There is no doubt that the Schengen Agreement, which allows freedom of movement and goods in 26 European countries, is an important and valuable piece of European policy.
But it is neither the foundation nor a cornerstone of the European Union.
Member states have always had the option of suspending the agreement for a limited period of time due to “threats to public order.” Most Europeans have always been required to be able to identify themselves at any time by means of a passport or alternative form of identification. For security reasons air travelers, in particular, have long been accustomed to identity checks, even within the Schengen Area. However, Schengen has almost nothing to do with the free exchange of goods and services.
The influx of refugees poses a threat to the Schengen Area, because adequate control of its external borders is not being guaranteed. The cooperation among police agencies defined in the agreement does not exist where it should exist.
This is as regrettable as it is alarming. But does it justify doom and gloom scenarios or the strong words of some politicians?
German President Joachim Gauck called the refugee crisis the most severe test in the history of European Union. European Commission President Jean-Claude Juncker said succinctly: “Without Schengen, the euro makes no sense.” Until now I would only have believed the German right-wing populist party AfD capable of making such an untenable assumption. Donald Tusk, president of the European Council, even hinted that the European Union itself could be at risk for destruction. Could we dial it down a little?
Of course, we must do everything possible to guarantee control of the external borders of the Schengen Area. But under what criteria should refugees be treated there? The Geneva Convention on Refugees applies to all E.U. countries, but it is also open to interpretation.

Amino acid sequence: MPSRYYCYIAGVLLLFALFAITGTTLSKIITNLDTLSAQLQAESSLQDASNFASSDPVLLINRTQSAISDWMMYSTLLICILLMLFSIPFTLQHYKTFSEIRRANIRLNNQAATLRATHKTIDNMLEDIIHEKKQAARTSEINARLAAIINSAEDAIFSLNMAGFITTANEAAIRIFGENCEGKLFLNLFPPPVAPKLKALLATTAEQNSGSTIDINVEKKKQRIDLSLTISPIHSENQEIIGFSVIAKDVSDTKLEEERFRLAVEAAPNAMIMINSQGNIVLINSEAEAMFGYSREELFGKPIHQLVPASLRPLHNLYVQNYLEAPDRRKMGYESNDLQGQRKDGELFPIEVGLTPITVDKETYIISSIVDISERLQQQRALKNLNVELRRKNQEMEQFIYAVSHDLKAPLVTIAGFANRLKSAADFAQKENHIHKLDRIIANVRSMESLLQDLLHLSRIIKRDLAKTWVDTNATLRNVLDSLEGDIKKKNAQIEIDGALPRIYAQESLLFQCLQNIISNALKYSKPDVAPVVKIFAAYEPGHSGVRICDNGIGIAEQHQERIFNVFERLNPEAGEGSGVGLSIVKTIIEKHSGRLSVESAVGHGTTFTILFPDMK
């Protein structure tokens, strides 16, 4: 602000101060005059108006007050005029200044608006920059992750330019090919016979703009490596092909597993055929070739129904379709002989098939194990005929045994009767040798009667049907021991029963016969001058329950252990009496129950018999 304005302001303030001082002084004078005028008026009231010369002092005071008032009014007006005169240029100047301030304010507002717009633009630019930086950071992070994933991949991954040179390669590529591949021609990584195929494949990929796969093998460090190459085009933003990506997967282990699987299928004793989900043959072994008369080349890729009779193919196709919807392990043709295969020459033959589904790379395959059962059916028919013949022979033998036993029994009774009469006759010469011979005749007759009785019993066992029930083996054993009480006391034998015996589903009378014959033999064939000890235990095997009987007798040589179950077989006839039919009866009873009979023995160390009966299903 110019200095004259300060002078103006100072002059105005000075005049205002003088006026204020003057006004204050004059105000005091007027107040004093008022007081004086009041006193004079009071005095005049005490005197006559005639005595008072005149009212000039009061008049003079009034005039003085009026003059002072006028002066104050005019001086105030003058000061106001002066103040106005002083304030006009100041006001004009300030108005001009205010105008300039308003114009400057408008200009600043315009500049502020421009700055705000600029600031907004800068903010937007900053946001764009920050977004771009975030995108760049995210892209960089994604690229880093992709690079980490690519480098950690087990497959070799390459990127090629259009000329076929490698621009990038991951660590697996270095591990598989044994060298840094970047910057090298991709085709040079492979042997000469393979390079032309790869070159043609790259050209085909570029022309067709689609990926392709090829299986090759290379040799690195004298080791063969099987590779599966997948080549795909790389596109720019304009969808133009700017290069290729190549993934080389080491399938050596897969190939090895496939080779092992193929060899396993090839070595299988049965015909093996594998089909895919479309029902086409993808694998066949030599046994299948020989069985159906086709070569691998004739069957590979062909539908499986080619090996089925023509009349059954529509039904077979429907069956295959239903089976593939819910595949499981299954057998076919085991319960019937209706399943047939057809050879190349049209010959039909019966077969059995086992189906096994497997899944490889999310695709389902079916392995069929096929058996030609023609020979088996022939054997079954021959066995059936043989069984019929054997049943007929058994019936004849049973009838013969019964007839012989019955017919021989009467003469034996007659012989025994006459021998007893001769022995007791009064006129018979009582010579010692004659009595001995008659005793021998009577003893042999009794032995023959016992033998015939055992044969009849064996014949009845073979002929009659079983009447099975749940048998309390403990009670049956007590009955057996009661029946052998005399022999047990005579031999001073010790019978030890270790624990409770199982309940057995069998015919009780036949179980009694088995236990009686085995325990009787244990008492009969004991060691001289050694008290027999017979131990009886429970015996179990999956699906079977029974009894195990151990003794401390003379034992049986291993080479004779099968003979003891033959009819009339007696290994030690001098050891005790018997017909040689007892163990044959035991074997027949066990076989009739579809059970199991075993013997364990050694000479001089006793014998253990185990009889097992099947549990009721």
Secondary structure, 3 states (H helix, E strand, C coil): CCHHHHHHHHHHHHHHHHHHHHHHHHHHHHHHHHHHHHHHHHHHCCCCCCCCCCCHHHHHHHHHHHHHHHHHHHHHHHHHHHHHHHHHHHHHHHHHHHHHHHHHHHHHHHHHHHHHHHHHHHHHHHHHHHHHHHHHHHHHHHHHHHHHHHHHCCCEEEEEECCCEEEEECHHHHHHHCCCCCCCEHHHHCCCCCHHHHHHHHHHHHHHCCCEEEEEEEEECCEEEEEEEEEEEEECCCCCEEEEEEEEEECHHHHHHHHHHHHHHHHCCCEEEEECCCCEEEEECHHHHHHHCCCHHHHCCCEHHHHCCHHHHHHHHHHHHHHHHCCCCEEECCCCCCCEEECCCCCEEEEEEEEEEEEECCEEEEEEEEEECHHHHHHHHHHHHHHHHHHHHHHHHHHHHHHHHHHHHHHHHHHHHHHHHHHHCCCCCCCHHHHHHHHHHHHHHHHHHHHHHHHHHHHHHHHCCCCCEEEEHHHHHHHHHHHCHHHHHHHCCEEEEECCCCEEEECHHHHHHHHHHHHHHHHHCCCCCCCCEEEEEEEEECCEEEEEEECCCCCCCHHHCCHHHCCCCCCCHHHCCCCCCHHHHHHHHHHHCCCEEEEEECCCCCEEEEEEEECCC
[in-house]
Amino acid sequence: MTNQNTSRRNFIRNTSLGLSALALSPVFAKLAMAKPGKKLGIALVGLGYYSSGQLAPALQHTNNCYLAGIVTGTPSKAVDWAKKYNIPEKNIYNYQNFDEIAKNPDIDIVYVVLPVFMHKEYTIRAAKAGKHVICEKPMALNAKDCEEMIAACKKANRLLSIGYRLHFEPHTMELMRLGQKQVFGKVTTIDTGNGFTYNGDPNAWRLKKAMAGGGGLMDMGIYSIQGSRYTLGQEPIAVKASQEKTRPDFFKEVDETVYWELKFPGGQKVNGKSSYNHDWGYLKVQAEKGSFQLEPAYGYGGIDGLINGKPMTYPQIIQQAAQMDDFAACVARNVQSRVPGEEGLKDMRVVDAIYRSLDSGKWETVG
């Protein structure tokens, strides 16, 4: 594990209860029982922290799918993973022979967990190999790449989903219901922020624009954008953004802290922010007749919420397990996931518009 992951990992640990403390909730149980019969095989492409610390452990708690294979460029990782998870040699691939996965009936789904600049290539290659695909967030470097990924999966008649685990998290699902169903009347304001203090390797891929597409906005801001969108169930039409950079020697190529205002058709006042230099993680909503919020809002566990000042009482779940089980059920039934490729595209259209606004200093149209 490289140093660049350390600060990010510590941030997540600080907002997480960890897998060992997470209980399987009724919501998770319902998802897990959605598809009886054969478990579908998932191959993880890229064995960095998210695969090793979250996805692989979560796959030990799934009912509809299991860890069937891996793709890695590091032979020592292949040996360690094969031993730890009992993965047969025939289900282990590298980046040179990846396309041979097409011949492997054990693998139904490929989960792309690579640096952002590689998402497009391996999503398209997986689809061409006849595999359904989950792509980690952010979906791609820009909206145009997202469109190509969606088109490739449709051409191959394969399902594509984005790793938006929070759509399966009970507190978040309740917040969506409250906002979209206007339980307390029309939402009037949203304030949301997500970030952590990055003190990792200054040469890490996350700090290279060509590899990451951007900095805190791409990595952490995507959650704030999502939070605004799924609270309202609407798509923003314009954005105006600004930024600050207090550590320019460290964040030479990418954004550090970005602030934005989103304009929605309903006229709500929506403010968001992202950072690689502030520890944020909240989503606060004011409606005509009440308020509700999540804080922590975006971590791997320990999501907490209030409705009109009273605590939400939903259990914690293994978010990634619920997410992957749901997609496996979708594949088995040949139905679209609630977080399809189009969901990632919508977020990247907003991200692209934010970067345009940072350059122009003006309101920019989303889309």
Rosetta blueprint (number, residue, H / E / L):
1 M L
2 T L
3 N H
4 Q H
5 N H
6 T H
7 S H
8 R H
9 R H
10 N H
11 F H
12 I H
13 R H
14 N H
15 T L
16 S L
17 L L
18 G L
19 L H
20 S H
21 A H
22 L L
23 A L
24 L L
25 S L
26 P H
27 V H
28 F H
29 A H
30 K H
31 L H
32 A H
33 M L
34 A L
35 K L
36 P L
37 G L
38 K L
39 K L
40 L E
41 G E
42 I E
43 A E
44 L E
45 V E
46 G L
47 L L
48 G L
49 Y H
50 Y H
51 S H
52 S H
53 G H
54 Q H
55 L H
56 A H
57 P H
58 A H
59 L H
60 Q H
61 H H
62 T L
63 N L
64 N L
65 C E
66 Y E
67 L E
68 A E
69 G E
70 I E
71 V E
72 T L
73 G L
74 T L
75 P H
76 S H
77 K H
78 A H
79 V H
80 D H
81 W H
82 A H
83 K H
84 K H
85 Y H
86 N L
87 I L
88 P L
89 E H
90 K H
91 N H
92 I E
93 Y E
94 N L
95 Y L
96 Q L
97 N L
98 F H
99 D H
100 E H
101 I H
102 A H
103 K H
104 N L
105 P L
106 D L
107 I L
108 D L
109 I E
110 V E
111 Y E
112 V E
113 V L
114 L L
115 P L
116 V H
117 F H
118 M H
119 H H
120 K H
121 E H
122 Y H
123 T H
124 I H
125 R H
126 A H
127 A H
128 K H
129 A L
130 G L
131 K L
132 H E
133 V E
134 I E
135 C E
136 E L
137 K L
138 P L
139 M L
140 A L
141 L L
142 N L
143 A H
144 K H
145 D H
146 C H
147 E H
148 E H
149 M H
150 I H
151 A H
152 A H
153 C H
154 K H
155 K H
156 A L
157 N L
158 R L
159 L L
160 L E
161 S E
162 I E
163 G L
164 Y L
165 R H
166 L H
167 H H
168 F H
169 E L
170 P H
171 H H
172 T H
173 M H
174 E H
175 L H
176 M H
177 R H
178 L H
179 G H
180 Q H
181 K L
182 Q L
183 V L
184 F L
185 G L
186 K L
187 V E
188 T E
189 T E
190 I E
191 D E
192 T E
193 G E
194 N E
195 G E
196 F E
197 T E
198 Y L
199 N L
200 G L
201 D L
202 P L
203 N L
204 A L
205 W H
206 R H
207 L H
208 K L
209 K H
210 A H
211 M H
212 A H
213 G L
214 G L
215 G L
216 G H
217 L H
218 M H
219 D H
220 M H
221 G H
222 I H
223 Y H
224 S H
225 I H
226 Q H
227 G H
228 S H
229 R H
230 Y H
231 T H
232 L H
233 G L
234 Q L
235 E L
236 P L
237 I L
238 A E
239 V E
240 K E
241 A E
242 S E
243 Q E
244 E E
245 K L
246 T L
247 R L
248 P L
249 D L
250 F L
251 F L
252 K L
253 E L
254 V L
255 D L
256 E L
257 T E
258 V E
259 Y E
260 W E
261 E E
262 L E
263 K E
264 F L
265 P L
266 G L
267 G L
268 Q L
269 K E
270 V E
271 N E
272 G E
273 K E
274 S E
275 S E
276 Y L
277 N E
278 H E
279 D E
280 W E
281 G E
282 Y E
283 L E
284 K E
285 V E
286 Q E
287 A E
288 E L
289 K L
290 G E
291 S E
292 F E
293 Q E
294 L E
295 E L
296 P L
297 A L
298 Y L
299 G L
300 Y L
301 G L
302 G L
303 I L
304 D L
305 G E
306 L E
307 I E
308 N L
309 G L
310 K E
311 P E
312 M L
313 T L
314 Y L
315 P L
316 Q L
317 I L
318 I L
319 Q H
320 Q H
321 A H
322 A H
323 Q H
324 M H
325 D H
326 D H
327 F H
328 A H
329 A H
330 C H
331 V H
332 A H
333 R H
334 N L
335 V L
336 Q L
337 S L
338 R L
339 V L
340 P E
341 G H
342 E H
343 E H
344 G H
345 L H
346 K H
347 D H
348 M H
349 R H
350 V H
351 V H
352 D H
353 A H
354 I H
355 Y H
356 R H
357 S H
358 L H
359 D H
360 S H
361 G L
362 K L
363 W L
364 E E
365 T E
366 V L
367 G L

Almost all European countries are taking a more restrictive approach than Germany. Those who attempt to oppose that approach by insisting “solidarity is not a one-way street” are doing more damage than good. It would be realistic to redouble all efforts to secure the external borders, promote cross-border cooperation by police agencies, wage the fight against criminal trafficking operations, uniformly apply the Geneva Convention on Refugees and create rules to spread the refugees across Europe.
A period of perhaps three years should be set for this, and the Schengen Agreement should be suspended during this period – by all member states!
This is the right thing to do, from the standpoint of both European and domestic policy. The partisan fight over the refugee issue has become as intolerable as the elevated beer table on TV talk shows.
Pointing an accusatory finger at Brussels is disingenuous. Should Europe be made a scapegoat because almost all neighbors think differently? Do we want to hide behind Austria, Slovenia and Greece, so as not to damage our moral values?
Of course, the fundamental right to political asylum in Germany remains. And, of course, the Geneva Convention on Refugees applies. Dealing with that is enough of a challenge already, which is why we should not become embroiled in a dangerous debate over Europe, too.
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